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Acquirers wanting to tap into the ever-growing number of e-commerce merchants, especially small businesses, might do well to target a handful of U.S. cities with large bases of retail entrepreneurs.
E-commerce platform provider Volusion released this week a list of the top 10 cities based on volume of merchants and the most successful business categories, based on average revenue. At the top was San Diego, followed by Tampa, Fla., Irvine, Calif., Charlotte, N.C., Raleigh, N.C., Baltimore, Indianapolis, Anaheim, Calif., Santa Ana, Calif., and Minneapolis.
Based on data from more than 30,000 merchants that use Volusion, the results also found that when adjusted on a per capita basis, San Diego, Tampa, and Irvine rank as the top three locations for volume of small merchants. Across the nation, the most successful categories by average revenue were electronics, arts and crafts, and home and garden, in that order.
“This is exactly the data someone would want to find these more-likely-to-succeed merchant populations,” Kevin Sproles, Volusion chief executive and founder, tells Digital Transactions News.
Courting e-commerce merchants is vital for almost all independent sales organizations and acquirers as they compete against relatively new payments entrants such as Stripe and Adyen. They also have to stay abreast of how consumers’ shopping habits change, evidenced by the growing use of mobile devices in their daily lives.
The continuing shift to mobile is a significant trend and has been a priority for many merchants, he says. “But nobody’s talked yet about how that trend was affecting small-business owners,” he says. Volusion’s response is a mobile-first approach.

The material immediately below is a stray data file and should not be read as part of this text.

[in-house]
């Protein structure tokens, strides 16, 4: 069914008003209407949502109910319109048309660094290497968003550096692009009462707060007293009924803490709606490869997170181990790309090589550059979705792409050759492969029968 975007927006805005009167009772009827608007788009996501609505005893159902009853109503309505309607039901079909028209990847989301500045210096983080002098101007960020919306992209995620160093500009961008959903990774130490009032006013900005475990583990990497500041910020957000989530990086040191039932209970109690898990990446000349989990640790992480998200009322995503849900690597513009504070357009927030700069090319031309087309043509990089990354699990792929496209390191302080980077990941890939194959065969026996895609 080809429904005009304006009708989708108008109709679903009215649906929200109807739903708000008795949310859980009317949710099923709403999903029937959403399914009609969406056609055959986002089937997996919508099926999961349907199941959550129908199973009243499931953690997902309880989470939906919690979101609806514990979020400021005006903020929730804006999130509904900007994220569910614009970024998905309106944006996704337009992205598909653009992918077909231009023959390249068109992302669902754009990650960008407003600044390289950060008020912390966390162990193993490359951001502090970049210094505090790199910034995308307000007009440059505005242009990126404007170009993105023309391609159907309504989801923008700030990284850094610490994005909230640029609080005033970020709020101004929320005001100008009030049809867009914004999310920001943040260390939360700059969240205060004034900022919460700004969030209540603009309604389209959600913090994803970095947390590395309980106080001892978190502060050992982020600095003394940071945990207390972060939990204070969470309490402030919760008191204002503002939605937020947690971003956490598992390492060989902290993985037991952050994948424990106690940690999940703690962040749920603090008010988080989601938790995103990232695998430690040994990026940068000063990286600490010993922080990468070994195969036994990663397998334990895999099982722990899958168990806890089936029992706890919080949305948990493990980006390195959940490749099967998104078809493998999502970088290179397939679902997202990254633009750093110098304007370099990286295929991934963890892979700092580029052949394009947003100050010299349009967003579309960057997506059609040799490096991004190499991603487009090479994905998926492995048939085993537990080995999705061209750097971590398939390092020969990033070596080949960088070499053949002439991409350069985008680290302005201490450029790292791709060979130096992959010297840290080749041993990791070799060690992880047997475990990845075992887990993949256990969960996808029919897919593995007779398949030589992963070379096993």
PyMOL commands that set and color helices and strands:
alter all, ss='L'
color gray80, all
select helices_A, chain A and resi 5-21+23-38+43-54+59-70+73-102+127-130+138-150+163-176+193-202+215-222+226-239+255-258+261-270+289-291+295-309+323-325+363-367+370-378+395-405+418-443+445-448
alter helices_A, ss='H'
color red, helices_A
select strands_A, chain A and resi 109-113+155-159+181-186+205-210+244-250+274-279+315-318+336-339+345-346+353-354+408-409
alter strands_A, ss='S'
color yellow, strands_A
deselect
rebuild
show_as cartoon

When targeting e-commerce merchants in these locations, or elsewhere, Sproles suggests finding a niche not saturated by larger organizations. “There’s always an opportunity to deliver a better product and better experience for given areas of interest by the consumer,” he says.
In addition to its e-commerce platform, Volusion, which started in 1999, also operates its own ISO, called Volusion Merchant Services. Launched in 2000, the ISO started as a move to help merchants that had a difficult time getting a merchant account, Sproles says. “We want them to get approved.”
Volusion was able to approve them, when the merchant used the Volusion ISO, because Volusion saw all of their e-commerce transactions. “Because we know, we can trust them more,” Sproles says.
Merchants using Volusion are not locked into using its ISO, he says. They can use an existing merchant account. Volusion supports more than 30 gateways.